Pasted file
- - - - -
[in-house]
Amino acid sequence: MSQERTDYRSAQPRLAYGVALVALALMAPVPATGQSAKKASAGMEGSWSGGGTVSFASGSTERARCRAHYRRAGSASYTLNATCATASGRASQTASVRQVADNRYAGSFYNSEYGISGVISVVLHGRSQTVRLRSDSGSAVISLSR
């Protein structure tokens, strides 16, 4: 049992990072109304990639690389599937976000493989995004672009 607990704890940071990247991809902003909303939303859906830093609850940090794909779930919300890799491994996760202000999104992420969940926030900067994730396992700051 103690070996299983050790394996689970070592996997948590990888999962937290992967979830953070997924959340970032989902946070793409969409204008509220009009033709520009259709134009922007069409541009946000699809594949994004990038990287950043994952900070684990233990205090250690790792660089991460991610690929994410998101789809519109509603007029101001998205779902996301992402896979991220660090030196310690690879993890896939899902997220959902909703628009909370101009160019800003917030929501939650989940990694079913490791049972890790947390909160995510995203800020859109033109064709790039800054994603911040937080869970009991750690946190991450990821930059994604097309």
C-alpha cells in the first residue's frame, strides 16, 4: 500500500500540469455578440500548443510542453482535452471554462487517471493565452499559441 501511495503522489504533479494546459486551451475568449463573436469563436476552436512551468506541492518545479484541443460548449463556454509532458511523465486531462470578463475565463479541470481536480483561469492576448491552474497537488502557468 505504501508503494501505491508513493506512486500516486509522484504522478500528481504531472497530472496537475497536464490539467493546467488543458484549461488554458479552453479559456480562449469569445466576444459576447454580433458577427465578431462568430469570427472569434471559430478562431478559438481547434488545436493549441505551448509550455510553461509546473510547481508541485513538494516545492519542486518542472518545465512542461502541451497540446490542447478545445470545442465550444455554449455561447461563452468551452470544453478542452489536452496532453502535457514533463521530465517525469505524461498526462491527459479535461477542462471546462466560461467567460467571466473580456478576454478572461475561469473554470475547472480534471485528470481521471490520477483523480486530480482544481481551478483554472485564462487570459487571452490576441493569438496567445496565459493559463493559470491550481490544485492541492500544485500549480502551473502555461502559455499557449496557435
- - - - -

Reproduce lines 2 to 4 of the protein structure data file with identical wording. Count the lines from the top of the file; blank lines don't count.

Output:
Amino acid sequence: MSQERTDYRSAQPRLAYGVALVALALMAPVPATGQSAKKASAGMEGSWSGGGTVSFASGSTERARCRAHYRRAGSASYTLNATCATASGRASQTASVRQVADNRYAGSFYNSEYGISGVISVVLHGRSQTVRLRSDSGSAVISLSR
């Protein structure tokens, strides 16, 4: 049992990072109304990639690389599937976000493989995004672009 607990704890940071990247991809902003909303939303859906830093609850940090794909779930919300890799491994996760202000999104992420969940926030900067994730396992700051 103690070996299983050790394996689970070592996997948590990888999962937290992967979830953070997924959340970032989902946070793409969409204008509220009009033709520009259709134009922007069409541009946000699809594949994004990038990287950043994952900070684990233990205090250690790792660089991460991610690929994410998101789809519109509603007029101001998205779902996301992402896979991220660090030196310690690879993890896939899902997220959902909703628009909370101009160019800003917030929501939650989940990694079913490791049972890790947390909160995510995203800020859109033109064709790039800054994603911040937080869970009991750690946190991450990821930059994604097309």
C-alpha cells in the first residue's frame, strides 16, 4: 500500500500540469455578440500548443510542453482535452471554462487517471493565452499559441 501511495503522489504533479494546459486551451475568449463573436469563436476552436512551468506541492518545479484541443460548449463556454509532458511523465486531462470578463475565463479541470481536480483561469492576448491552474497537488502557468 505504501508503494501505491508513493506512486500516486509522484504522478500528481504531472497530472496537475497536464490539467493546467488543458484549461488554458479552453479559456480562449469569445466576444459576447454580433458577427465578431462568430469570427472569434471559430478562431478559438481547434488545436493549441505551448509550455510553461509546473510547481508541485513538494516545492519542486518542472518545465512542461502541451497540446490542447478545445470545442465550444455554449455561447461563452468551452470544453478542452489536452496532453502535457514533463521530465517525469505524461498526462491527459479535461477542462471546462466560461467567460467571466473580456478576454478572461475561469473554470475547472480534471485528470481521471490520477483523480486530480482544481481551478483554472485564462487570459487571452490576441493569438496567445496565459493559463493559470491550481490544485492541492500544485500549480502551473502555461502559455499557449496557435